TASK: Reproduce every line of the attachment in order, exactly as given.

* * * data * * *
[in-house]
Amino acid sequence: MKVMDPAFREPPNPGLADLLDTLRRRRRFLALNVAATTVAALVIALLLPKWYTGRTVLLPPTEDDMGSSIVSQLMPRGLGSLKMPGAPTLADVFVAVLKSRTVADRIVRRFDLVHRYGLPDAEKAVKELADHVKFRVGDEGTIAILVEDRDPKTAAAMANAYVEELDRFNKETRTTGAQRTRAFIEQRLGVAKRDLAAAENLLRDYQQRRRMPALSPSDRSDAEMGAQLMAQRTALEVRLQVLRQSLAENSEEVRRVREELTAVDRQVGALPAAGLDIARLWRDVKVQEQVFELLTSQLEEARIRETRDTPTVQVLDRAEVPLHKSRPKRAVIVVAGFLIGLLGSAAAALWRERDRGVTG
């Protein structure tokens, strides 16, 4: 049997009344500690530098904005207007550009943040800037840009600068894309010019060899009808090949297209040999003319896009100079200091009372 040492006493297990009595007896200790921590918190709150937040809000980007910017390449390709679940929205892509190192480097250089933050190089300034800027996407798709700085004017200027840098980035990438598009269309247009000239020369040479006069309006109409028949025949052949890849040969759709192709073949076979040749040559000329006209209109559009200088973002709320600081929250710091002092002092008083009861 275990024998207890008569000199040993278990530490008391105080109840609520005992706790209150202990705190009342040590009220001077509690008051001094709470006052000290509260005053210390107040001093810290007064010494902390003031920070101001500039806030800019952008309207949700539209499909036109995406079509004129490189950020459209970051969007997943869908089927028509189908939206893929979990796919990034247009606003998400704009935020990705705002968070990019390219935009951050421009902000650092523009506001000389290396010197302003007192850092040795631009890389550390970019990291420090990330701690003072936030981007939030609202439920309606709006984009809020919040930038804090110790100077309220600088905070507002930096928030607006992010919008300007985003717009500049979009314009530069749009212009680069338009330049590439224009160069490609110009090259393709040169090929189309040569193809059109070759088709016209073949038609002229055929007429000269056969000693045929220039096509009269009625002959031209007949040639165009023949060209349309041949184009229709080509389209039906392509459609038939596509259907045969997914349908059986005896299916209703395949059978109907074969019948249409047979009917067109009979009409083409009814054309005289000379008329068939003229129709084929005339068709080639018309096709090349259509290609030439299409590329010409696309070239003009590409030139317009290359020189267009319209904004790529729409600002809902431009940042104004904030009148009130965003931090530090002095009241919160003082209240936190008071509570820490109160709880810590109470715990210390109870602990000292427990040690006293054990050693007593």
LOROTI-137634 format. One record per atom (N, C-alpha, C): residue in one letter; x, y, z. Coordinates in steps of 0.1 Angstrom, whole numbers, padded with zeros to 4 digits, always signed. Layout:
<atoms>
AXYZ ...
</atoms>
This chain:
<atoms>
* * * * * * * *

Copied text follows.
[in-house]
Amino acid sequence: MKVMDPAFREPPNPGLADLLDTLRRRRRFLALNVAATTVAALVIALLLPKWYTGRTVLLPPTEDDMGSSIVSQLMPRGLGSLKMPGAPTLADVFVAVLKSRTVADRIVRRFDLVHRYGLPDAEKAVKELADHVKFRVGDEGTIAILVEDRDPKTAAAMANAYVEELDRFNKETRTTGAQRTRAFIEQRLGVAKRDLAAAENLLRDYQQRRRMPALSPSDRSDAEMGAQLMAQRTALEVRLQVLRQSLAENSEEVRRVREELTAVDRQVGALPAAGLDIARLWRDVKVQEQVFELLTSQLEEARIRETRDTPTVQVLDRAEVPLHKSRPKRAVIVVAGFLIGLLGSAAAALWRERDRGVTG
């Protein structure tokens, strides 16, 4: 049997009344500690530098904005207007550009943040800037840009600068894309010019060899009808090949297209040999003319896009100079200091009372 040492006493297990009595007896200790921590918190709150937040809000980007910017390449390709679940929205892509190192480097250089933050190089300034800027996407798709700085004017200027840098980035990438598009269309247009000239020369040479006069309006109409028949025949052949890849040969759709192709073949076979040749040559000329006209209109559009200088973002709320600081929250710091002092002092008083009861 275990024998207890008569000199040993278990530490008391105080109840609520005992706790209150202990705190009342040590009220001077509690008051001094709470006052000290509260005053210390107040001093810290007064010494902390003031920070101001500039806030800019952008309207949700539209499909036109995406079509004129490189950020459209970051969007997943869908089927028509189908939206893929979990796919990034247009606003998400704009935020990705705002968070990019390219935009951050421009902000650092523009506001000389290396010197302003007192850092040795631009890389550390970019990291420090990330701690003072936030981007939030609202439920309606709006984009809020919040930038804090110790100077309220600088905070507002930096928030607006992010919008300007985003717009500049979009314009530069749009212009680069338009330049590439224009160069490609110009090259393709040169090929189309040569193809059109070759088709016209073949038609002229055929007429000269056969000693045929220039096509009269009625002959031209007949040639165009023949060209349309041949184009229709080509389209039906392509459609038939596509259907045969997914349908059986005896299916209703395949059978109907074969019948249409047979009917067109009979009409083409009814054309005289000379008329068939003229129709084929005339068709080639018309096709090349259509290609030439299409590329010409696309070239003009590409030139317009290359020189267009319209904004790529729409600002809902431009940042104004904030009148009130965003931090530090002095009241919160003082209240936190008071509570820490109160709880810590109470715990210390109870602990000292427990040690006293054990050693007593």
LOROTI-137634 format. One record per atom (N, C-alpha, C): residue in one letter; x, y, z. Coordinates in steps of 0.1 Angstrom, whole numbers, padded with zeros to 4 digits, always signed. Layout:
<atoms>
AXYZ ...
</atoms>
This chain:
<atoms>